As fiscal year 2015 comes to an end, cybercriminals are looking forward to another potentially profitable tax filing season. Fraudulent tax returns are a growing problem for local and federal governments, costing taxpayers billions of dollars annually. Last year, 60 Minutes produced a story on IRS identity tax refund fraud. Although a small percentage of such fraud is carried out by individuals, the majority is perpetrated by well-organized domestic and international cybercriminal groups.
Ever since TurboTax unexpectedly and temporarily suspended state tax e-filings last year, fraudsters have been actively making advanced preparations for this year, and searching for a substitute arrangement in case anti-fraud measures have been strengthened amongst the most popular tax preparation services.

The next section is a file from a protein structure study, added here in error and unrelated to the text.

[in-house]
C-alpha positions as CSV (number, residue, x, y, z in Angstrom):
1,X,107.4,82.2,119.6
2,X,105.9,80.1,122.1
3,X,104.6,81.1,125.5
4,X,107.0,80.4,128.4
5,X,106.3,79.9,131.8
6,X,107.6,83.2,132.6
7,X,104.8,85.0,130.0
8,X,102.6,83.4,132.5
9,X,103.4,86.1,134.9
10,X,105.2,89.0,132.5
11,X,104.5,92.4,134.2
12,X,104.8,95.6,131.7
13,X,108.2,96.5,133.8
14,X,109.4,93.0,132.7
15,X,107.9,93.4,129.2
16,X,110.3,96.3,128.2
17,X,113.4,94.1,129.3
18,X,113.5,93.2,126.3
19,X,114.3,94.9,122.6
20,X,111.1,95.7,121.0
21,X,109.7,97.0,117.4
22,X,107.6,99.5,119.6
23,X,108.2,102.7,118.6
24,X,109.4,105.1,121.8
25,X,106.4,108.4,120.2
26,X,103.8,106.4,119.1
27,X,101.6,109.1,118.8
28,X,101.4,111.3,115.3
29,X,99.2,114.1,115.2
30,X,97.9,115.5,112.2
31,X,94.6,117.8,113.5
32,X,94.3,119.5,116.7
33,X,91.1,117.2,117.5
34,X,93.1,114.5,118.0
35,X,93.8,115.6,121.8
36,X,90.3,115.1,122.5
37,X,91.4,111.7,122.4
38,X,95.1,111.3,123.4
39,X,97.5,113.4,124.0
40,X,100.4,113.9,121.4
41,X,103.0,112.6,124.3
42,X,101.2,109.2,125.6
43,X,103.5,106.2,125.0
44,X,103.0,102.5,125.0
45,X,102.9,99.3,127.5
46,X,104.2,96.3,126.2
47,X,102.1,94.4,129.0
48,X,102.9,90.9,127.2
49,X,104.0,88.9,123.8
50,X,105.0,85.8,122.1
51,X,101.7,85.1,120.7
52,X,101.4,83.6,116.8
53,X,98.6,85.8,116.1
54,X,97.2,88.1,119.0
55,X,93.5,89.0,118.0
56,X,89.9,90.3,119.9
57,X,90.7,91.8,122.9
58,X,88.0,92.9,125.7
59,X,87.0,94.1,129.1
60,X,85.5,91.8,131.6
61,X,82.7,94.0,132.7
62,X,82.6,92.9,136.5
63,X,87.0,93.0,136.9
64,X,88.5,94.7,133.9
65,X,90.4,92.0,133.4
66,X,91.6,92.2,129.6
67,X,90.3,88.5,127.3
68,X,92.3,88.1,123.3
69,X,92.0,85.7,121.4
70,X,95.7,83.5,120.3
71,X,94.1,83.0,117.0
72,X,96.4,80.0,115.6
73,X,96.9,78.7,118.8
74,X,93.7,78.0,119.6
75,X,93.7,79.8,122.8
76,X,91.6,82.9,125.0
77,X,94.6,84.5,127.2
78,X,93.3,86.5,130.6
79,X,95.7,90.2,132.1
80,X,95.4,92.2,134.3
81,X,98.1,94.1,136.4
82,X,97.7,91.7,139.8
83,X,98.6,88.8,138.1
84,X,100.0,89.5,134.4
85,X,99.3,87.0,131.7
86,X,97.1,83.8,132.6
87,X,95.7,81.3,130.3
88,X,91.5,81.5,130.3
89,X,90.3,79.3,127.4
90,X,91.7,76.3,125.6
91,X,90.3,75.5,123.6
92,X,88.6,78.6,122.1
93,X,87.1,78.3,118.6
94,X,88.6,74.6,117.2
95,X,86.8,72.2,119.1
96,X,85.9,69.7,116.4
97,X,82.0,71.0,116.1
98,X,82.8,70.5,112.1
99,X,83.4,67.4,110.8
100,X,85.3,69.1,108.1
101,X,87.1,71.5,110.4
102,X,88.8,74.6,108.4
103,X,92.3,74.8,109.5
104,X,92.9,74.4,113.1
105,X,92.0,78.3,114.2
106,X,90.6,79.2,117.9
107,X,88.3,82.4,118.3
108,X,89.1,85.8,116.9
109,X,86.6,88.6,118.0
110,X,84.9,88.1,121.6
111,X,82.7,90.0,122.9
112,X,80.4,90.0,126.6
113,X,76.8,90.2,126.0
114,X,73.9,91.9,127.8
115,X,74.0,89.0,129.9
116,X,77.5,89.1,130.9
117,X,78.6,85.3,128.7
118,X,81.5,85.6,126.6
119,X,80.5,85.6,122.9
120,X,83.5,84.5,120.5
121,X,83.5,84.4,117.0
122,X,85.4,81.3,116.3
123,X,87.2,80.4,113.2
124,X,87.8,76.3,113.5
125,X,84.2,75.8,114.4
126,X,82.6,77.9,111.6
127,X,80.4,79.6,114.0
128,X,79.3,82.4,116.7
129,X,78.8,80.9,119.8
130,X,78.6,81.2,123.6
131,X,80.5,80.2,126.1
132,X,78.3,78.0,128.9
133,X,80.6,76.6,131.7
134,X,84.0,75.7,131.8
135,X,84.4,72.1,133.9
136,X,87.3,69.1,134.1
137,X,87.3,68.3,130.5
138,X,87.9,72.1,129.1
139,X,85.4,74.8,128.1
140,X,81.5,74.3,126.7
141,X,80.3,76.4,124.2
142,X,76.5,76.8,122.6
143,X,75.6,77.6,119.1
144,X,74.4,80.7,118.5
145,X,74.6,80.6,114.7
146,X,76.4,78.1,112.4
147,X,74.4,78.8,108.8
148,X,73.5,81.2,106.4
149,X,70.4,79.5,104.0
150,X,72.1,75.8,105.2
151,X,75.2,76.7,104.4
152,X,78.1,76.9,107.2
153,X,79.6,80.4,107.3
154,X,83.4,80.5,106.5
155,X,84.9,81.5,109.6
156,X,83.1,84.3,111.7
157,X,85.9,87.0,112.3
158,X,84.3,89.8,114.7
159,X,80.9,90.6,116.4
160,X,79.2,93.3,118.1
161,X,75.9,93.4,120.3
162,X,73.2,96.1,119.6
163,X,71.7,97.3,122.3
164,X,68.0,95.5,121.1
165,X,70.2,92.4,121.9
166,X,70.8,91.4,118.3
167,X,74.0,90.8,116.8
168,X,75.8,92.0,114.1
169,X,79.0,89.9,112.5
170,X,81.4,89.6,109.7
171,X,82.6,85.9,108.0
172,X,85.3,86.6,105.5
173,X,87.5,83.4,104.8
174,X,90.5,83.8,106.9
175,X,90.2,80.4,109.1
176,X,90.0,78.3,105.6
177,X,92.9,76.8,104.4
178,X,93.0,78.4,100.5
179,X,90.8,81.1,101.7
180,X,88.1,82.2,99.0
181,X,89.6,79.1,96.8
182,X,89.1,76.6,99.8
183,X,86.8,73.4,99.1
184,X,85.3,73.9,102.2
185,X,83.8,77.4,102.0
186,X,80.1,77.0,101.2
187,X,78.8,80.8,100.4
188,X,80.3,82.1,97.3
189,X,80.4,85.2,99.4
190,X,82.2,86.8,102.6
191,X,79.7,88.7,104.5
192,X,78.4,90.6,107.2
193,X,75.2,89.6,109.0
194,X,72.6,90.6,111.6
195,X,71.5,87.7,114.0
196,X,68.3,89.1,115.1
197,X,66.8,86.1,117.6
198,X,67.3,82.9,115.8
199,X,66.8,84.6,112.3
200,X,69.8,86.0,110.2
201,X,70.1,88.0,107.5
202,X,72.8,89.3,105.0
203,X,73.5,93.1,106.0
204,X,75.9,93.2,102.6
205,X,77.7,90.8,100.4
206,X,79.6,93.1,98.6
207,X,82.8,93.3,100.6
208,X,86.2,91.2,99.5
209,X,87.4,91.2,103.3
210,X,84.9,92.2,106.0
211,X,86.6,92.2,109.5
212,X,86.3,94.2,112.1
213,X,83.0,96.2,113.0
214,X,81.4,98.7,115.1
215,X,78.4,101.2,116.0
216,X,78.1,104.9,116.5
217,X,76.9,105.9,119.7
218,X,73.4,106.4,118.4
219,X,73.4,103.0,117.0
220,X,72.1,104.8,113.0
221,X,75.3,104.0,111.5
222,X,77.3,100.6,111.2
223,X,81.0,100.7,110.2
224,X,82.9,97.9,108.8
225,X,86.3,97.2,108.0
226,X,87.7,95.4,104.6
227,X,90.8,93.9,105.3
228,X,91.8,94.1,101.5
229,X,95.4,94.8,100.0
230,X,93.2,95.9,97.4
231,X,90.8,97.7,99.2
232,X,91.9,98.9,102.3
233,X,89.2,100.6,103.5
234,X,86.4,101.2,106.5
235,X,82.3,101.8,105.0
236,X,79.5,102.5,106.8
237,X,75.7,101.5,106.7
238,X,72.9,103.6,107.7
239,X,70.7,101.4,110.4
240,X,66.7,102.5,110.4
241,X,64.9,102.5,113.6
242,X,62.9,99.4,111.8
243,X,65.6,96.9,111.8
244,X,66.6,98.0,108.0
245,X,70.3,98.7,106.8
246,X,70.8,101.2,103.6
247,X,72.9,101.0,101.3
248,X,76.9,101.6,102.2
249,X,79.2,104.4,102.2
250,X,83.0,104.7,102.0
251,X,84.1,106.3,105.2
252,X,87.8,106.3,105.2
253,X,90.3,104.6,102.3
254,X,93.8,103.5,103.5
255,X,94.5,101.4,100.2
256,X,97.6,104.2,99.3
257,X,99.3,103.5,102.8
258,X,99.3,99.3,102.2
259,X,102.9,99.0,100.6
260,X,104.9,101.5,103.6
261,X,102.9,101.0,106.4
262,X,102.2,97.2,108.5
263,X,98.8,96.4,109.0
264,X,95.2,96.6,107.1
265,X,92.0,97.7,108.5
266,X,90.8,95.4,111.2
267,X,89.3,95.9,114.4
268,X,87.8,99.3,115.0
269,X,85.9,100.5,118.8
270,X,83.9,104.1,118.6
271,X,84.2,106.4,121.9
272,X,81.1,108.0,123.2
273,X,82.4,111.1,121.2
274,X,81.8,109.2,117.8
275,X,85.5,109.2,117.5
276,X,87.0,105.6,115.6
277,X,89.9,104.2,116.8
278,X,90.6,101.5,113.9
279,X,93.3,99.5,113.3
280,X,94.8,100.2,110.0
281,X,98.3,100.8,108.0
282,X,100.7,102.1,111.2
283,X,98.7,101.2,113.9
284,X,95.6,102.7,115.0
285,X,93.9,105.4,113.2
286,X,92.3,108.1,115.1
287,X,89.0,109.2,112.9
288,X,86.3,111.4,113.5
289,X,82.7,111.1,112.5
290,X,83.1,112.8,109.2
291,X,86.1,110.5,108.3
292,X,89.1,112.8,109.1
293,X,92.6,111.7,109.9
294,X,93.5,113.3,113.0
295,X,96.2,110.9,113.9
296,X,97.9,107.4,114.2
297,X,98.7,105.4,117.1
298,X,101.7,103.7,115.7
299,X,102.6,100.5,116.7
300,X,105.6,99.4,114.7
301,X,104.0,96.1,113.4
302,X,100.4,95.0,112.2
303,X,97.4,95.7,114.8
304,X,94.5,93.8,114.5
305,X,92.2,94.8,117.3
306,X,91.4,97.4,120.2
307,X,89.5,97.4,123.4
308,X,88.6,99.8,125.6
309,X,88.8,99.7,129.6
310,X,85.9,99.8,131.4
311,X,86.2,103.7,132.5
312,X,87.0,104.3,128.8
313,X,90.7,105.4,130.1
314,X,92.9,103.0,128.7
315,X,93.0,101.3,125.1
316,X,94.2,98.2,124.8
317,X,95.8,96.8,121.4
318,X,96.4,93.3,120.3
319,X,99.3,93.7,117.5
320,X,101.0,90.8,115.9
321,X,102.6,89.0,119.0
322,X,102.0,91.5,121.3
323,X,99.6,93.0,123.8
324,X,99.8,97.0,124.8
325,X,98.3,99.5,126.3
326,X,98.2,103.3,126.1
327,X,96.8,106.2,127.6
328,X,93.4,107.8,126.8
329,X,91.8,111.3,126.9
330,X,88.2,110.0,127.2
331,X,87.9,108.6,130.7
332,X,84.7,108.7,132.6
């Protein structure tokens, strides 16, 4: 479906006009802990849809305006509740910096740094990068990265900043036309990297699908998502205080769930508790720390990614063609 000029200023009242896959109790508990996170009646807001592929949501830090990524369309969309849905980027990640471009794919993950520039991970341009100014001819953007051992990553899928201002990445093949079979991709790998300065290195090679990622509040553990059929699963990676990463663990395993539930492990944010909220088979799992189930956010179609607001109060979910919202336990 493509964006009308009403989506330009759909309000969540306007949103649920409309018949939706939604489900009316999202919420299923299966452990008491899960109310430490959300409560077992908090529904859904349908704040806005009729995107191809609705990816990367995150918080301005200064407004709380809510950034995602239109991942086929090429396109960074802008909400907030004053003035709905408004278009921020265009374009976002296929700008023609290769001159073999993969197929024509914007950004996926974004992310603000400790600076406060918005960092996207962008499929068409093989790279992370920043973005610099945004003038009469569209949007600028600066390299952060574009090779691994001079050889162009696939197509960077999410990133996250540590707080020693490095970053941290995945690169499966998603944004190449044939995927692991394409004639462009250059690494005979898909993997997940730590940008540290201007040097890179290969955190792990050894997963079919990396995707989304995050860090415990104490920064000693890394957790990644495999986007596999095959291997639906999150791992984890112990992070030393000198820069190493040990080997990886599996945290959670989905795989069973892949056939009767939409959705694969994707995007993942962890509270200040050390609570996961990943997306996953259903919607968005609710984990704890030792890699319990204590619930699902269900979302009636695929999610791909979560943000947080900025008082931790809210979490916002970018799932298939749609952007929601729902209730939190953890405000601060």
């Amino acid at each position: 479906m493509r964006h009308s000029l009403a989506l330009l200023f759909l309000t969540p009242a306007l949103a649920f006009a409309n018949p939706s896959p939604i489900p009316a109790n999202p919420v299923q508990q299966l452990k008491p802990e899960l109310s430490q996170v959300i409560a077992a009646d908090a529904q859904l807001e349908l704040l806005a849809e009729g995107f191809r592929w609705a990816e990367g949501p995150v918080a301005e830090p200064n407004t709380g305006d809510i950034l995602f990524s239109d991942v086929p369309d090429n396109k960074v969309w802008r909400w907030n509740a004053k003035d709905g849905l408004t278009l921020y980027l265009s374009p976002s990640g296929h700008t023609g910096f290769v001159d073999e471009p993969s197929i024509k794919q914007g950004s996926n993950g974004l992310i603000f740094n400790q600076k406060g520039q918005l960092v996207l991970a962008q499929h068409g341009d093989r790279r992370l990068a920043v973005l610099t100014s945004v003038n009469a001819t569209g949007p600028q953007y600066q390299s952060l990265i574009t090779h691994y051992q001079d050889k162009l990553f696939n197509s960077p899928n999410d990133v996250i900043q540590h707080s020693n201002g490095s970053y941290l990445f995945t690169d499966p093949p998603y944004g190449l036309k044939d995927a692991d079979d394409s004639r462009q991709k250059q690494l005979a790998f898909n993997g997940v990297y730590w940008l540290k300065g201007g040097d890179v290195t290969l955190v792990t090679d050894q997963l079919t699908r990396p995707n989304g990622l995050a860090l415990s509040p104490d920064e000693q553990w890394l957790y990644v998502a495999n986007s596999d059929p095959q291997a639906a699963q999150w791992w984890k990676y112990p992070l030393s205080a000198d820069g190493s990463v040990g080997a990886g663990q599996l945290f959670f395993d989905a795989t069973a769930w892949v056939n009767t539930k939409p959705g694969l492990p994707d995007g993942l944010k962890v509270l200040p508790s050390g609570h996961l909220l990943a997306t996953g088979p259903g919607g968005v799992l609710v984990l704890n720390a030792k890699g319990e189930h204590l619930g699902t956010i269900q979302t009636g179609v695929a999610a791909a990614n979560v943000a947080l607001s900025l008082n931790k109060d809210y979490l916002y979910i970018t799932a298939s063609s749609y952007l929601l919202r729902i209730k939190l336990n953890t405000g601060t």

While monitoring a popular Russian cybercrime forum, Flashpoint came across a post from a very experienced and respected member of several dark web communities. In his post, originally written in Russian on December 10, 2015, the actor indicated an interest in the purchase of login credentials in support of his fraud.
“Up until January 5, I will identify all personal information associated with your accounts and order a card under the victim’s name. Until it’s done, you can not touch these accounts. Once it is complete, I will return all credentials to you and feel free to use it as you wish. Beginning from January 20-25 I will start filing the returns. Requests are usually processed within 2-3 weeks and in case of success, the money will be deposited to my cards, which will be passed to the cashier.”
As of this writing, Flashpoint has not observed any previous offerings or interest in obtaining login credentials of US clients of Automated Data Processing (ADP) related to tax fraud. However, considering the highly reactive nature of the cybercriminal world to the possible emergence of new income streams, we anticipate increased attention to the company from fraudsters.